Osborne’s Budget announced today failed to address the deficit in social care funding. This comes in the wake of calls for additional funding by local authorities and social care providers for funding to plug the gap.
It is alleged that there will be a £4.3bn hole in funding for social care by 2020 and commentators feel that social care has been ignored in the most recent budget in its time of need. It would appear that whilst additional funding has been given to the NHS; however social care has failed to be treated in such a favourable light. The Local Government Association chairman Lord Porter said: –
“Councils have more than played their part in trying to balance the nation’s books in recent years and all councils will have to continue to find substantial savings from local services to plug funding gaps over the next four years.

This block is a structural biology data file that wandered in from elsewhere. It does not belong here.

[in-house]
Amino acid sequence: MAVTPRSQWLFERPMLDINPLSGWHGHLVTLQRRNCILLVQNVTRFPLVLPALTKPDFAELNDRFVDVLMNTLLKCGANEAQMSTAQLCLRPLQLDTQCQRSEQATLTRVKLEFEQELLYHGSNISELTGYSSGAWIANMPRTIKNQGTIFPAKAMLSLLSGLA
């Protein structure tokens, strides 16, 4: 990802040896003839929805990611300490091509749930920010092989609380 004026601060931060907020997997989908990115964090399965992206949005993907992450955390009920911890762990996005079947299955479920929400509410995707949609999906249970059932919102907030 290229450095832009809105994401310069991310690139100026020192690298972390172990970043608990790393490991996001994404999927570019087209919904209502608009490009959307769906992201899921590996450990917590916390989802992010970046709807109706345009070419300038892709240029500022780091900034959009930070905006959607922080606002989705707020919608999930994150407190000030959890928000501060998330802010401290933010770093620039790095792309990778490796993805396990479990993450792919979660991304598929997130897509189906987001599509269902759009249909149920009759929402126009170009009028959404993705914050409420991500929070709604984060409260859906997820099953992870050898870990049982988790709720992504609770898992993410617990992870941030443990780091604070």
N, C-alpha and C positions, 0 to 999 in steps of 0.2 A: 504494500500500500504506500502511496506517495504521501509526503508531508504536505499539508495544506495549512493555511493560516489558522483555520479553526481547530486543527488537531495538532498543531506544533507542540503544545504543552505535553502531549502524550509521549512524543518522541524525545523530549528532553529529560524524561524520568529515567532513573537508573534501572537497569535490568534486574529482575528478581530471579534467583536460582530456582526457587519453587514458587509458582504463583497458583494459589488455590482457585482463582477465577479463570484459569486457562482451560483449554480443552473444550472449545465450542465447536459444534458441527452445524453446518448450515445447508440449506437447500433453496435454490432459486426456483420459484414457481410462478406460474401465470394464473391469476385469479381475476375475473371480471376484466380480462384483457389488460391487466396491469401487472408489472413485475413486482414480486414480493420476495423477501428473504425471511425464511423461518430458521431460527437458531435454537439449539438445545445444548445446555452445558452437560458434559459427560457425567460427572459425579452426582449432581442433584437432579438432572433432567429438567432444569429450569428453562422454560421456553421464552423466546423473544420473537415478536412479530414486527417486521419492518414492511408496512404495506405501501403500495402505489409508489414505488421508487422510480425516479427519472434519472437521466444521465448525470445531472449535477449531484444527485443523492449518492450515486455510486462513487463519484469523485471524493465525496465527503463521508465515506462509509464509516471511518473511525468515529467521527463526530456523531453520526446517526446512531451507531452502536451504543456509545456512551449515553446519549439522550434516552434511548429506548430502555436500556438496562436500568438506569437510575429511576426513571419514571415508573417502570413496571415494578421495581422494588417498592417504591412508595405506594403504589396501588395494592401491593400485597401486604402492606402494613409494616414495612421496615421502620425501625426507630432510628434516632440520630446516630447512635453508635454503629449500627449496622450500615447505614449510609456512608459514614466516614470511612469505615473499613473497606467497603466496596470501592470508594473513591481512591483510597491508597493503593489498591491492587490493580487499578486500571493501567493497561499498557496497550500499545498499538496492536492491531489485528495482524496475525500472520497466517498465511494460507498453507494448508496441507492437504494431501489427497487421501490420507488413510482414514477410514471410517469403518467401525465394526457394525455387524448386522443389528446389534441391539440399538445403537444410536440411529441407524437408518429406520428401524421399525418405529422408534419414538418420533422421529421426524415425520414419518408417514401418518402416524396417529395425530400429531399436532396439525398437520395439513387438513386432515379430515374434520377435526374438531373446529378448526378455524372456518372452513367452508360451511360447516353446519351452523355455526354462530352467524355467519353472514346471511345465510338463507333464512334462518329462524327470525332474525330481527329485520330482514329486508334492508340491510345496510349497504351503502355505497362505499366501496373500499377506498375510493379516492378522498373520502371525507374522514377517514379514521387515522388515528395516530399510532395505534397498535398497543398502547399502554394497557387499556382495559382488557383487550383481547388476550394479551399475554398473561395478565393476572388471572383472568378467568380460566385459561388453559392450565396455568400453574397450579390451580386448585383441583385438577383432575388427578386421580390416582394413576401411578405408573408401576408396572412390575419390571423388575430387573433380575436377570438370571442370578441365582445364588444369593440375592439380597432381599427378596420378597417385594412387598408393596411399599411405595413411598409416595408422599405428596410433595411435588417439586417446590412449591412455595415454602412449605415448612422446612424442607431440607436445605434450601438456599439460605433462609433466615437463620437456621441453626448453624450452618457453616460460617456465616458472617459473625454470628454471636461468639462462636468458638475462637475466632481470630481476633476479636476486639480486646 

Extra council tax powers and transitional funding will help some but won’t be enough to completely offset the full impact of funding pressures.
Pumping money into the NHS while councils receive less social care and public health funding is a false economy. A properly funded social care system is essential to alleviate the pressure on the NHS.”
Much was expected of Osborne in this Budget but the resounding feeling is that he has failed to deliver the extra funding needed to balance the books within social care. Demand is increasing for social care both within domiciliary and traditional care home settings but funding appears to be wanting.